An examination of such treatises on pleading as Chitty, Pleadings (1828 Ed.), Vol. 1, pages 195-219; 259-261; and 326-346; Stephen on Pleading, Section IV, pages 297-378; Gould on Pleading (4th Ed.), Chapters III and IV; and Edmonds, Common Law Pleading, Ch. 7, 22, §§ 245-248, *697 show the manner of pleading the duty of defendant and its breach of the duty would have been sufficient; none of these treatises show any instance where Courts have required a plaintiff, who has shown sufficient facts to demonstrate the existence of a duty on the part of the defendant which duty the defendant has failed to perform to show specifically or with particularity, the manner of the breach or failure on a defendant to perform the duty, particularly, as here, where the failure to perform the pleaded duty consists only of an omission on the part of defendant to act as required.

In the case at bar, the complaint shows that defendant was in the business of transmitting and distributing gas in the City of Wilmington; that gas from a main of the defendant escaped and collected in the home of the plaintiffs and exploded; so the duty was stated. Plaintiffs then, by Paragraph 2(d) of their complaint charge "defendant failed to maintain its * * * main for the distribution of gas * * *, in a reasonably safe condition".

Under the Common Law System of Pleading, as stated in Stephen, supra, Rule 8 provided:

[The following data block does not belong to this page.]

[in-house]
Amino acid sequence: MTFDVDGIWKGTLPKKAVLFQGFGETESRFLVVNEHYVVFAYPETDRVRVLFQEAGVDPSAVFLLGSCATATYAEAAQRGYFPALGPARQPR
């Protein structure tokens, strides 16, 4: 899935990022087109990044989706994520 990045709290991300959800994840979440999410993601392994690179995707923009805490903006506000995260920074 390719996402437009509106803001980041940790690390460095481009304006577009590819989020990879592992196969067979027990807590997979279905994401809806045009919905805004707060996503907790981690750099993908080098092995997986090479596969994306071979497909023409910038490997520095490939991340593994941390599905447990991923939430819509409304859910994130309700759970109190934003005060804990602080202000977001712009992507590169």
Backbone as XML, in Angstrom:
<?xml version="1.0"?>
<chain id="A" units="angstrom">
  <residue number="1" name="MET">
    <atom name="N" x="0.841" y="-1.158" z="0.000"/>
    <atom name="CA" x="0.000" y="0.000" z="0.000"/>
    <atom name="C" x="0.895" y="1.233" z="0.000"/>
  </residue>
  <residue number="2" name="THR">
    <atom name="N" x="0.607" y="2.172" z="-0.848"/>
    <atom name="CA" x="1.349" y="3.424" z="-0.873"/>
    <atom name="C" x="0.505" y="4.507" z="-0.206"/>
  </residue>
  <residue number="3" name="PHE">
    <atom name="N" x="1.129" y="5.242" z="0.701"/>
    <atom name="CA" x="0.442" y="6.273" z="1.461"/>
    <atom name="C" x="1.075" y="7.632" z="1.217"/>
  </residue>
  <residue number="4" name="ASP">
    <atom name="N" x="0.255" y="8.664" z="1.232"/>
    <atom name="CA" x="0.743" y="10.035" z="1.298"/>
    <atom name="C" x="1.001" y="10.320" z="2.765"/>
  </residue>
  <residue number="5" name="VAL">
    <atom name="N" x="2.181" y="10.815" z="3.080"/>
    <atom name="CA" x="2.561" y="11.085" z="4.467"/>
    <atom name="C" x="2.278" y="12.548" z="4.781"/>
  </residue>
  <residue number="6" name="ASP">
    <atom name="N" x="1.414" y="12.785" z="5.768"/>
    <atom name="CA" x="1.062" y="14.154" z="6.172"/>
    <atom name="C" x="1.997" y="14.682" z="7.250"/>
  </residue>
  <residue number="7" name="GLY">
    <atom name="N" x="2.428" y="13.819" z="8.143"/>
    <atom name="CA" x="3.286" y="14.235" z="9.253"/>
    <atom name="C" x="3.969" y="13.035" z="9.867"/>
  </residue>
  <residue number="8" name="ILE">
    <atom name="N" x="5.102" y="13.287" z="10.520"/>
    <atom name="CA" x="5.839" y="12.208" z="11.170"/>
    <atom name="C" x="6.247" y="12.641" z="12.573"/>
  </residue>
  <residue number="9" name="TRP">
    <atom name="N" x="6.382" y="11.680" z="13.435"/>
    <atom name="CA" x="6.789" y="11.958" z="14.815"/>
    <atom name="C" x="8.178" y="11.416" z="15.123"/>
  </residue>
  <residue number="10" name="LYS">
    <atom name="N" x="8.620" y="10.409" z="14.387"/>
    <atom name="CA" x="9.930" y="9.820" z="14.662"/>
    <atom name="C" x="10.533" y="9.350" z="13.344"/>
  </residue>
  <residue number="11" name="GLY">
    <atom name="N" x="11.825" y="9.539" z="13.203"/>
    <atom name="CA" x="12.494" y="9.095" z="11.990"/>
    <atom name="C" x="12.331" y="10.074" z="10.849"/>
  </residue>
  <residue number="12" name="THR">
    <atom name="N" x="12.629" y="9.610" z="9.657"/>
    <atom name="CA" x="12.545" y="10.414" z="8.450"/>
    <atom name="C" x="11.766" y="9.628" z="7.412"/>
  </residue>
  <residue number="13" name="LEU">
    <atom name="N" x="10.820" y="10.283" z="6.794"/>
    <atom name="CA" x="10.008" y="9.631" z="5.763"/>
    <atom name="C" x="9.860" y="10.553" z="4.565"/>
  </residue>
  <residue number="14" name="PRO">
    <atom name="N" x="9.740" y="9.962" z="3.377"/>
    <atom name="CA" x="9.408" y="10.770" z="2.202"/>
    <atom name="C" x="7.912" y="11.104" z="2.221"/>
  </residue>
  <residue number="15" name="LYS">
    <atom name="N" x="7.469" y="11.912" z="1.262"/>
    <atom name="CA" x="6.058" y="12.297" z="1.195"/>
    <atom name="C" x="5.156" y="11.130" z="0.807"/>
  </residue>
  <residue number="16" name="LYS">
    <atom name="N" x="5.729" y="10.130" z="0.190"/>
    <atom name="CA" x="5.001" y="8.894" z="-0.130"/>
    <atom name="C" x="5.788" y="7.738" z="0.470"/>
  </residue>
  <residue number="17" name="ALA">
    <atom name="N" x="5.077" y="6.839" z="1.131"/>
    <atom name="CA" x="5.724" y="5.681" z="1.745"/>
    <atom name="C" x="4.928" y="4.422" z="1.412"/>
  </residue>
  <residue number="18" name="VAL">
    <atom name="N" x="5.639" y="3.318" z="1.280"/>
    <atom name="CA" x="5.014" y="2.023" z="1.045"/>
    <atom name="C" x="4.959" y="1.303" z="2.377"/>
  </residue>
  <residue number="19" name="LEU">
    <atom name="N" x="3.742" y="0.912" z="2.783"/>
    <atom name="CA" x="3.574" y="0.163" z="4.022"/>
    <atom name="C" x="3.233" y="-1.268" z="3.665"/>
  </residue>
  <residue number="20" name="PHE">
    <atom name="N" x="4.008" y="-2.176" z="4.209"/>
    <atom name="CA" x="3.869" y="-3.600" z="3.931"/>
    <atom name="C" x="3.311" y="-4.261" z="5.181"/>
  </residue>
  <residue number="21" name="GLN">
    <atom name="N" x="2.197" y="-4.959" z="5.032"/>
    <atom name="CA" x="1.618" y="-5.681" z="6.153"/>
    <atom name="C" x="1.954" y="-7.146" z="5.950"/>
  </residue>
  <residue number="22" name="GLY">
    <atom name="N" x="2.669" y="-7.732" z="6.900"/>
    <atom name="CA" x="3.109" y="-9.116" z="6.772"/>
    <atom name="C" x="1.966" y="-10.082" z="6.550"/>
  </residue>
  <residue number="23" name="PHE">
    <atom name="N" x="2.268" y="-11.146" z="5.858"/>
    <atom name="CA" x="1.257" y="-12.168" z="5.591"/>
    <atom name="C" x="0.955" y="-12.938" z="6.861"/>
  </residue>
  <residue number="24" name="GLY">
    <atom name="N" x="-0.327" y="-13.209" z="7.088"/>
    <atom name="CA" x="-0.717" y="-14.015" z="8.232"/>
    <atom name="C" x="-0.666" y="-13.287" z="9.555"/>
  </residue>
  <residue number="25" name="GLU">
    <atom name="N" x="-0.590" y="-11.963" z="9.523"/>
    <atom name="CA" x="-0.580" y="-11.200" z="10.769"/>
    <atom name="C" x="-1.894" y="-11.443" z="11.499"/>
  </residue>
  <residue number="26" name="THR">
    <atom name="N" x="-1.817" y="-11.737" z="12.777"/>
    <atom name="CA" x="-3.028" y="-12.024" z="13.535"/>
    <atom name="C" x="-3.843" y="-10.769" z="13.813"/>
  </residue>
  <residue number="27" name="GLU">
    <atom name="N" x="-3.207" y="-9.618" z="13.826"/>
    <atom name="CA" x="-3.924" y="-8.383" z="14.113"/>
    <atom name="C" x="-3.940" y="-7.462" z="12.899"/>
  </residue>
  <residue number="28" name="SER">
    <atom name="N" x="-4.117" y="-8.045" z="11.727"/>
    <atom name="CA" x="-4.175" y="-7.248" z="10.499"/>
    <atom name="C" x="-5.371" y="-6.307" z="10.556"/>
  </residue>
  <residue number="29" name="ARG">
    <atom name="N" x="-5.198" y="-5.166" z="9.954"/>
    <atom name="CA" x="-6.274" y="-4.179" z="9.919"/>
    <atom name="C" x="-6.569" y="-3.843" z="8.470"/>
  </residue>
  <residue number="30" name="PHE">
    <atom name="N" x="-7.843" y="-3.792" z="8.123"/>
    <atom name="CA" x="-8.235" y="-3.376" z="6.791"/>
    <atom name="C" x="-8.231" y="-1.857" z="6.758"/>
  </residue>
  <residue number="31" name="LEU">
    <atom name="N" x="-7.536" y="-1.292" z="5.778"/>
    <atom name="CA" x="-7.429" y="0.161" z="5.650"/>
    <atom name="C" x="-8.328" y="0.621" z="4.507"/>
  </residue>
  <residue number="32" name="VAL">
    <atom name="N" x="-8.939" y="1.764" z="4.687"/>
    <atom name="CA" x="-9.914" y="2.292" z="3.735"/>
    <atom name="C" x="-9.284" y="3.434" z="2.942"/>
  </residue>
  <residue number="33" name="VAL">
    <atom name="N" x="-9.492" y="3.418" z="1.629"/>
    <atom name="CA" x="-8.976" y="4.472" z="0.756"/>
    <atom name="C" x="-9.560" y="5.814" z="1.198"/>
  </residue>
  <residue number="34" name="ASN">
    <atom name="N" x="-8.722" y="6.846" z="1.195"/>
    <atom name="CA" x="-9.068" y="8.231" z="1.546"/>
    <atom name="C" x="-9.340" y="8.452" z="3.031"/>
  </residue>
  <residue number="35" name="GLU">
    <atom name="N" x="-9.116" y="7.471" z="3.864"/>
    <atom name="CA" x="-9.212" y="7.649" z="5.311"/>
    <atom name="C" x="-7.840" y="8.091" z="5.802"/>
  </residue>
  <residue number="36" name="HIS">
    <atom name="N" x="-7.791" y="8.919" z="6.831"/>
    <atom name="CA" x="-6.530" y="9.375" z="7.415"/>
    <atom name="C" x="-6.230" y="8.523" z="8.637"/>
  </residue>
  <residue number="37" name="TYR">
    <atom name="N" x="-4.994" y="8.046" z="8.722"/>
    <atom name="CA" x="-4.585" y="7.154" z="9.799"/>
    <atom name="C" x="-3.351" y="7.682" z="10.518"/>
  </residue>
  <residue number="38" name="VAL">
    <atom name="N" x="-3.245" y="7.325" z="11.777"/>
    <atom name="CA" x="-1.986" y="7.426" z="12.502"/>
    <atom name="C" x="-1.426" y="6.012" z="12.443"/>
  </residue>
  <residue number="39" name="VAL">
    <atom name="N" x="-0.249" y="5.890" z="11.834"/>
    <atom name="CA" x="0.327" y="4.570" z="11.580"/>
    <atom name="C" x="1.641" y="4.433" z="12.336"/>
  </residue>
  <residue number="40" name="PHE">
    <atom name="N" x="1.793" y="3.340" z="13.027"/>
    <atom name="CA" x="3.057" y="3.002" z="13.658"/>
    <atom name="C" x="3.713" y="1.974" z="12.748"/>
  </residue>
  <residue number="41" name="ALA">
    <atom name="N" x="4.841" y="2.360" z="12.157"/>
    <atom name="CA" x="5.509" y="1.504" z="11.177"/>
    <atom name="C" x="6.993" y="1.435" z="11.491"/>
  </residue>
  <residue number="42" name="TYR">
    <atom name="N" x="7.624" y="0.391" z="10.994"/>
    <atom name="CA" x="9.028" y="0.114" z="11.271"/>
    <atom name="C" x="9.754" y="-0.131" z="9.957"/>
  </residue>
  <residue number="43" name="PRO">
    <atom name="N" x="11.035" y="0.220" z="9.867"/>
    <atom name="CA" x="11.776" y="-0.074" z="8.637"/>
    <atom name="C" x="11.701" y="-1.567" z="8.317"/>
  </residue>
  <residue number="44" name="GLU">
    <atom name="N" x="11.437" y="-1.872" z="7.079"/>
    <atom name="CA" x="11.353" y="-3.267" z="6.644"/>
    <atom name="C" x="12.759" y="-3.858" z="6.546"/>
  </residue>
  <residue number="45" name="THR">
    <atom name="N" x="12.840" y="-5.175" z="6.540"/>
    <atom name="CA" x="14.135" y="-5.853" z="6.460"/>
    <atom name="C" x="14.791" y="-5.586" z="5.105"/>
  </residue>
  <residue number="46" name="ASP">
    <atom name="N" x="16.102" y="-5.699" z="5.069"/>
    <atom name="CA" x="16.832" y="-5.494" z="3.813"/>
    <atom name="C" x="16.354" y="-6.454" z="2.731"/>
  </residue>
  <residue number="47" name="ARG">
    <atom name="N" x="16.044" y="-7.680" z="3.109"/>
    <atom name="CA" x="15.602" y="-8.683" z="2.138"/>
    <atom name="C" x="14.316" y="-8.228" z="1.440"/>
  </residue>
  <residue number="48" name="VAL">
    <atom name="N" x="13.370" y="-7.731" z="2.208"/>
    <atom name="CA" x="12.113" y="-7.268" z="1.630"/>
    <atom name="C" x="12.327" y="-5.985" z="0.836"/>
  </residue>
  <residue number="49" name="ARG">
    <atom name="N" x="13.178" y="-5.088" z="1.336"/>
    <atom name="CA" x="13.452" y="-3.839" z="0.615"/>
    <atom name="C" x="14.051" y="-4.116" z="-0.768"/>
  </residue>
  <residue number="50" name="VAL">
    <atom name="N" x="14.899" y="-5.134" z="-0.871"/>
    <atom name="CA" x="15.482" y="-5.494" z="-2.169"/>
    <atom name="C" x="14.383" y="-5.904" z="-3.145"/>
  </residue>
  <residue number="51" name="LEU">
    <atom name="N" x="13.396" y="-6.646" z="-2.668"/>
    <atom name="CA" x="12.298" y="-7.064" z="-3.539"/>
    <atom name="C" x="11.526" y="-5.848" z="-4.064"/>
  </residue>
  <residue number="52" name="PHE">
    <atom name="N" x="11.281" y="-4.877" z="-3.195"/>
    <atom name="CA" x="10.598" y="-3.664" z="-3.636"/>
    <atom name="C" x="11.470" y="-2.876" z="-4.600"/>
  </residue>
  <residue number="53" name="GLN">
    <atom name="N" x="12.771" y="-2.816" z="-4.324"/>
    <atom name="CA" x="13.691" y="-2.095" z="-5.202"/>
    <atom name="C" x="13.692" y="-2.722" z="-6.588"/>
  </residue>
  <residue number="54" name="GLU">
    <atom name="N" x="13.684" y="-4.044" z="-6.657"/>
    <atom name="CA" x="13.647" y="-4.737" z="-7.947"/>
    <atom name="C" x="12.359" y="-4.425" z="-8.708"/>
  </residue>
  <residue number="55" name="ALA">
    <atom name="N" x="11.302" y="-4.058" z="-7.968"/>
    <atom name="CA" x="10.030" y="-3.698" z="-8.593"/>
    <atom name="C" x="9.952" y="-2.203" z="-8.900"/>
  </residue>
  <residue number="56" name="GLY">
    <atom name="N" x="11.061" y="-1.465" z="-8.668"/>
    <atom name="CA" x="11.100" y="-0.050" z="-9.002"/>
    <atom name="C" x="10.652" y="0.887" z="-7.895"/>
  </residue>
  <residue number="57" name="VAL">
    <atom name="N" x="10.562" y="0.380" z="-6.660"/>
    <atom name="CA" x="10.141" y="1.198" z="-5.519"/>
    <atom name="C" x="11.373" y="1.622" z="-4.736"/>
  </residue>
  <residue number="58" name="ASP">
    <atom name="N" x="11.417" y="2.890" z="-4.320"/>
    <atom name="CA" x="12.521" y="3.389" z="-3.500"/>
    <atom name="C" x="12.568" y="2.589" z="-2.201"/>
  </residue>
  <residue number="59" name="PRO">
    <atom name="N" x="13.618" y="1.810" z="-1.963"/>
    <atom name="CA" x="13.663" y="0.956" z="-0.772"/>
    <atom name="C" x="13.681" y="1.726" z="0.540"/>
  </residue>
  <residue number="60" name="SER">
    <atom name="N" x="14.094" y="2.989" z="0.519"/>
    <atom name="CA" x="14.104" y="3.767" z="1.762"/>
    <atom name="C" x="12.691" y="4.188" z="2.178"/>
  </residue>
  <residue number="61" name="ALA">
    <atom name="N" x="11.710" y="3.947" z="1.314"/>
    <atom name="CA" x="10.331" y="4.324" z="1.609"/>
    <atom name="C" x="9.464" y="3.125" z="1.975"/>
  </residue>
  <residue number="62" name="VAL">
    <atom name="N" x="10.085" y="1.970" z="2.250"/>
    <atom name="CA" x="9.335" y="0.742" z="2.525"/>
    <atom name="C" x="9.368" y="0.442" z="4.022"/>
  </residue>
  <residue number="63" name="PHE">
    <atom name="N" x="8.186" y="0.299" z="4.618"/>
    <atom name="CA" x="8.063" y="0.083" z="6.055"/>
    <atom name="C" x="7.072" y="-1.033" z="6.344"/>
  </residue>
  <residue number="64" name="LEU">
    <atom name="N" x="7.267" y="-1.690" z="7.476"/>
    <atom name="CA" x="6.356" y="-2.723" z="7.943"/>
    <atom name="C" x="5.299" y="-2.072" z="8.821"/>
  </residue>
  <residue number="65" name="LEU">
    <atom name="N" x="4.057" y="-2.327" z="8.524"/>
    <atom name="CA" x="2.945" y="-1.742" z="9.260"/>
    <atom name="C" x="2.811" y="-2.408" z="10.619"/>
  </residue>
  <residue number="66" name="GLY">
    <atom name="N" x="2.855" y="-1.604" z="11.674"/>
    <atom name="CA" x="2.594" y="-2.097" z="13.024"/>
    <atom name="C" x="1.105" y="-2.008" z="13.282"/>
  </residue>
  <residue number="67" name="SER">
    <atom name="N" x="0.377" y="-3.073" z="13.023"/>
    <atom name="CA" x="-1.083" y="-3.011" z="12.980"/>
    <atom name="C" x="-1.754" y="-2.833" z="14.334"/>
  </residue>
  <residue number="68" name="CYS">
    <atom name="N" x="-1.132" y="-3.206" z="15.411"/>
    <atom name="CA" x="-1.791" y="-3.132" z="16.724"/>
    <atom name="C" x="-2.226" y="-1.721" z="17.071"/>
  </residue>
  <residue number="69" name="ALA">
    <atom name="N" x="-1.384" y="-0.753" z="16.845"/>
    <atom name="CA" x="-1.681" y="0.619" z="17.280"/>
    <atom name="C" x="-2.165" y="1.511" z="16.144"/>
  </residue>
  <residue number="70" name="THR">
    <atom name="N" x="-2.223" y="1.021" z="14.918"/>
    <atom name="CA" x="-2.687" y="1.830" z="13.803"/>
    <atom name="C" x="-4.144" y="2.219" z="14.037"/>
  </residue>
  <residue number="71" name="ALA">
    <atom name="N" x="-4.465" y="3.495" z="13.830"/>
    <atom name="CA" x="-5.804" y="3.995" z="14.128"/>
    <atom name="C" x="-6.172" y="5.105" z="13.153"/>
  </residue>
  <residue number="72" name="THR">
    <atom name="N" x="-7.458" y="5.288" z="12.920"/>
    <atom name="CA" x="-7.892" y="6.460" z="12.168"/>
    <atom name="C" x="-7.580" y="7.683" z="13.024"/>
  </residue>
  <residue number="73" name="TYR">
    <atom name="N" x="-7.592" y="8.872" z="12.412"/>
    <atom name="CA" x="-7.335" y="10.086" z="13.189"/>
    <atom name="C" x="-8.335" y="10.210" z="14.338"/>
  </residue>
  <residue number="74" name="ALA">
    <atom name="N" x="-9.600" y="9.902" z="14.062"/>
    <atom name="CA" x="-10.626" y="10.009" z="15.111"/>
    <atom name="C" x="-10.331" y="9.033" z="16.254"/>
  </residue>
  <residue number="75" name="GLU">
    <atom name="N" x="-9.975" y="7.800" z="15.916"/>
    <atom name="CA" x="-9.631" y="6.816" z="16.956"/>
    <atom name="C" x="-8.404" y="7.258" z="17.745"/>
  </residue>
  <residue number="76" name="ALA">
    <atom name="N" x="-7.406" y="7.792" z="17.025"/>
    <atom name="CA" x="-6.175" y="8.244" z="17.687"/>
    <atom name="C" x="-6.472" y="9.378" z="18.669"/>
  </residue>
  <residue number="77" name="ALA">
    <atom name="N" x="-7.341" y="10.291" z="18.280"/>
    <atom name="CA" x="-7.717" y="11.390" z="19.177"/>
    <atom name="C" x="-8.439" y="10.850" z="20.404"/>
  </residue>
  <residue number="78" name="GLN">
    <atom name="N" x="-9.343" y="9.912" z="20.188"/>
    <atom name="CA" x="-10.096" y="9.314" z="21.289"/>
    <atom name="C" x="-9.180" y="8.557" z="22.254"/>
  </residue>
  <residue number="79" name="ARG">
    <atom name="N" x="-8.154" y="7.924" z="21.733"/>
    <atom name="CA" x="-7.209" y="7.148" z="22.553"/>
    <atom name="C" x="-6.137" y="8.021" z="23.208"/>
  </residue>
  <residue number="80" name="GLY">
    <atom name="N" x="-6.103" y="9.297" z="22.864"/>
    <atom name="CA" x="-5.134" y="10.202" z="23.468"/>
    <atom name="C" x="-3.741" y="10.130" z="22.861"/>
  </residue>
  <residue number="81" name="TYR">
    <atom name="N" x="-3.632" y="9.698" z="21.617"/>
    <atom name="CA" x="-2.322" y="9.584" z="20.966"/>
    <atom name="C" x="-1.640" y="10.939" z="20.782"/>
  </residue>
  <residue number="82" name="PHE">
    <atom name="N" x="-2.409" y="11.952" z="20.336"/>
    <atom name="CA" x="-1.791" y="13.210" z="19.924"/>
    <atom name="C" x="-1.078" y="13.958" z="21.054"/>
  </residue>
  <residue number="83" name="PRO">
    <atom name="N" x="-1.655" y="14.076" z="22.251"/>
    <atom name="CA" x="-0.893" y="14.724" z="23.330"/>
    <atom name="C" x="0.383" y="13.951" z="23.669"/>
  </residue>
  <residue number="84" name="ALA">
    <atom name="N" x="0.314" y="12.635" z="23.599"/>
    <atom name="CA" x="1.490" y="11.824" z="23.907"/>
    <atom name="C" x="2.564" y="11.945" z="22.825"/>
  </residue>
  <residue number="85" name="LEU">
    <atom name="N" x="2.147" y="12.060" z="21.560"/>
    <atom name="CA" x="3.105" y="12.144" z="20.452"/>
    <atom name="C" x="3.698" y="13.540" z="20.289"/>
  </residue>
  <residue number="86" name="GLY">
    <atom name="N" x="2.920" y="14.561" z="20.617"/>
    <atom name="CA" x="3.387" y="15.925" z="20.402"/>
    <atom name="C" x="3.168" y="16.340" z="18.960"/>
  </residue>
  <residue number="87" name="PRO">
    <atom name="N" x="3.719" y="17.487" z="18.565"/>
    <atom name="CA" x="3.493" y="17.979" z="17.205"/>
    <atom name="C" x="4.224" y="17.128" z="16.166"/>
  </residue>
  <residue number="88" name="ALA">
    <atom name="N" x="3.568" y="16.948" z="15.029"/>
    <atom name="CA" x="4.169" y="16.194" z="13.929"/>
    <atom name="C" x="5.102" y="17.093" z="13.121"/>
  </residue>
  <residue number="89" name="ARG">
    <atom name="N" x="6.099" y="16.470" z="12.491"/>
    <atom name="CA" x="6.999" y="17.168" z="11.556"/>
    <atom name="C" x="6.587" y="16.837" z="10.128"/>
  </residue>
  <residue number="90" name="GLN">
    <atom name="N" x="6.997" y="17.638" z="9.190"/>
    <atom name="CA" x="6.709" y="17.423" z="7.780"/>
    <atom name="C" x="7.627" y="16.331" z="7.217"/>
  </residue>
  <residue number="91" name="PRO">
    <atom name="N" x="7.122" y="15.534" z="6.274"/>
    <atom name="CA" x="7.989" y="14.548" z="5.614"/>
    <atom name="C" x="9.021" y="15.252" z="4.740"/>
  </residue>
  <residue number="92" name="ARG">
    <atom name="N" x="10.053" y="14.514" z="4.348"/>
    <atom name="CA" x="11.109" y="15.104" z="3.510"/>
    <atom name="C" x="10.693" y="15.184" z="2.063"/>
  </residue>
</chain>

"No greater particularity is required than the nature of the thing pleaded, will conveniently admit."

That author, in his discussion under the cited Rule, indicated and cited situations tending to show that the manner followed by plaintiffs' pleading of a duty and defendant's failure to perform its legal duty in this case would have been held sufficient. Moreover Rule 9, as stated in Stephen, provided:

"Less particularity is required when the facts lie more in the knowledge of the opposite party, than of the party pleading."

Surely the applicability of Stephen's Rule 9. under the common law rules of pleading cannot be doubted here.

The statement is to be found in Edmonds, supra, at page 260:

"No specific form of words is required to state the negligence on which the action is based. It is sufficient if the facts stated are such as to raise a duty and show a failure to perform that duty and a resulting injury from which the law will attach to such failure of duty."

The author pointed out cases in a footnote on page 206 considering why failure on the part of a party to abide by his legal duty need not be more elaborately pleaded otherwise than by stating the failure or omission of the party to perform the duty placed on him by law. It comes down to the distinction between "active" negligence on the part of a defendant where particularity is unquestionably required and "passive" negligence a failure to do what is required by law.